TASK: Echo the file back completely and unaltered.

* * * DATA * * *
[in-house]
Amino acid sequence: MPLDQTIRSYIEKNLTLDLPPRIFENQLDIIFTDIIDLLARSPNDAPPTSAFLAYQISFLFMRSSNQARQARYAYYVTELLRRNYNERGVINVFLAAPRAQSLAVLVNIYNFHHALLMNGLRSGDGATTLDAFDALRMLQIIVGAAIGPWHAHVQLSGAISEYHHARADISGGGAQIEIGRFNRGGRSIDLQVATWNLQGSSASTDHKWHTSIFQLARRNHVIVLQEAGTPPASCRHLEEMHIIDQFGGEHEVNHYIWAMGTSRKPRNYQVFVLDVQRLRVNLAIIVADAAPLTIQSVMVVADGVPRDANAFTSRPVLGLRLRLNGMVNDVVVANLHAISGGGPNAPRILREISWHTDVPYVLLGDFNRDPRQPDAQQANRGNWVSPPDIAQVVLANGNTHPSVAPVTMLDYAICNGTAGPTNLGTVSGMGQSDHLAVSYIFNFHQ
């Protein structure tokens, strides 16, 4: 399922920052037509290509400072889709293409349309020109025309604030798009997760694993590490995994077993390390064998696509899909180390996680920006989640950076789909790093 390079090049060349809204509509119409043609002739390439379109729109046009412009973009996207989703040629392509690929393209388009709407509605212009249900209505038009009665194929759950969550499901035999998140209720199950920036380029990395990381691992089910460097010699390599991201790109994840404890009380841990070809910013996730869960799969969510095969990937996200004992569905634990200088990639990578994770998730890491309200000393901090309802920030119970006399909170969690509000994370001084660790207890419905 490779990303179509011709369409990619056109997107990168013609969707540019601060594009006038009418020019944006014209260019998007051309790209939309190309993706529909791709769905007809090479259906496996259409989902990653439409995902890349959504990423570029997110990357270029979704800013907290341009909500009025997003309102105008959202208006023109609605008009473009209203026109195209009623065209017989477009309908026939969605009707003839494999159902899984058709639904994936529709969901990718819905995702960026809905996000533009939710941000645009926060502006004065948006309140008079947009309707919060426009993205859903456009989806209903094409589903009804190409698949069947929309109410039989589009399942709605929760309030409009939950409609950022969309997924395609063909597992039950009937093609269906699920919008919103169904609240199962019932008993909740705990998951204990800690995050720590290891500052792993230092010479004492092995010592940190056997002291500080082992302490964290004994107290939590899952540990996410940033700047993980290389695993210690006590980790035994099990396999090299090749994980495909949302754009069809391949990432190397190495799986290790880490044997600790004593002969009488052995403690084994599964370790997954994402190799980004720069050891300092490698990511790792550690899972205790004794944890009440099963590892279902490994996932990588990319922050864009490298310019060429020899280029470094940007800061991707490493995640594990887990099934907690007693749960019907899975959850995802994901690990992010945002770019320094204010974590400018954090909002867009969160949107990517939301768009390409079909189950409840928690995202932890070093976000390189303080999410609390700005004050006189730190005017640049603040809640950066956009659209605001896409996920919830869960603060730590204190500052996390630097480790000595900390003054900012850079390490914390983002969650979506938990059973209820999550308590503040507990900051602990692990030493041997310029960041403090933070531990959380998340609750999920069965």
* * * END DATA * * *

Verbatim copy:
[in-house]
Amino acid sequence: MPLDQTIRSYIEKNLTLDLPPRIFENQLDIIFTDIIDLLARSPNDAPPTSAFLAYQISFLFMRSSNQARQARYAYYVTELLRRNYNERGVINVFLAAPRAQSLAVLVNIYNFHHALLMNGLRSGDGATTLDAFDALRMLQIIVGAAIGPWHAHVQLSGAISEYHHARADISGGGAQIEIGRFNRGGRSIDLQVATWNLQGSSASTDHKWHTSIFQLARRNHVIVLQEAGTPPASCRHLEEMHIIDQFGGEHEVNHYIWAMGTSRKPRNYQVFVLDVQRLRVNLAIIVADAAPLTIQSVMVVADGVPRDANAFTSRPVLGLRLRLNGMVNDVVVANLHAISGGGPNAPRILREISWHTDVPYVLLGDFNRDPRQPDAQQANRGNWVSPPDIAQVVLANGNTHPSVAPVTMLDYAICNGTAGPTNLGTVSGMGQSDHLAVSYIFNFHQ
């Protein structure tokens, strides 16, 4: 399922920052037509290509400072889709293409349309020109025309604030798009997760694993590490995994077993390390064998696509899909180390996680920006989640950076789909790093 390079090049060349809204509509119409043609002739390439379109729109046009412009973009996207989703040629392509690929393209388009709407509605212009249900209505038009009665194929759950969550499901035999998140209720199950920036380029990395990381691992089910460097010699390599991201790109994840404890009380841990070809910013996730869960799969969510095969990937996200004992569905634990200088990639990578994770998730890491309200000393901090309802920030119970006399909170969690509000994370001084660790207890419905 490779990303179509011709369409990619056109997107990168013609969707540019601060594009006038009418020019944006014209260019998007051309790209939309190309993706529909791709769905007809090479259906496996259409989902990653439409995902890349959504990423570029997110990357270029979704800013907290341009909500009025997003309102105008959202208006023109609605008009473009209203026109195209009623065209017989477009309908026939969605009707003839494999159902899984058709639904994936529709969901990718819905995702960026809905996000533009939710941000645009926060502006004065948006309140008079947009309707919060426009993205859903456009989806209903094409589903009804190409698949069947929309109410039989589009399942709605929760309030409009939950409609950022969309997924395609063909597992039950009937093609269906699920919008919103169904609240199962019932008993909740705990998951204990800690995050720590290891500052792993230092010479004492092995010592940190056997002291500080082992302490964290004994107290939590899952540990996410940033700047993980290389695993210690006590980790035994099990396999090299090749994980495909949302754009069809391949990432190397190495799986290790880490044997600790004593002969009488052995403690084994599964370790997954994402190799980004720069050891300092490698990511790792550690899972205790004794944890009440099963590892279902490994996932990588990319922050864009490298310019060429020899280029470094940007800061991707490493995640594990887990099934907690007693749960019907899975959850995802994901690990992010945002770019320094204010974590400018954090909002867009969160949107990517939301768009390409079909189950409840928690995202932890070093976000390189303080999410609390700005004050006189730190005017640049603040809640950066956009659209605001896409996920919830869960603060730590204190500052996390630097480790000595900390003054900012850079390490914390983002969650979506938990059973209820999550308590503040507990900051602990692990030493041997310029960041403090933070531990959380998340609750999920069965």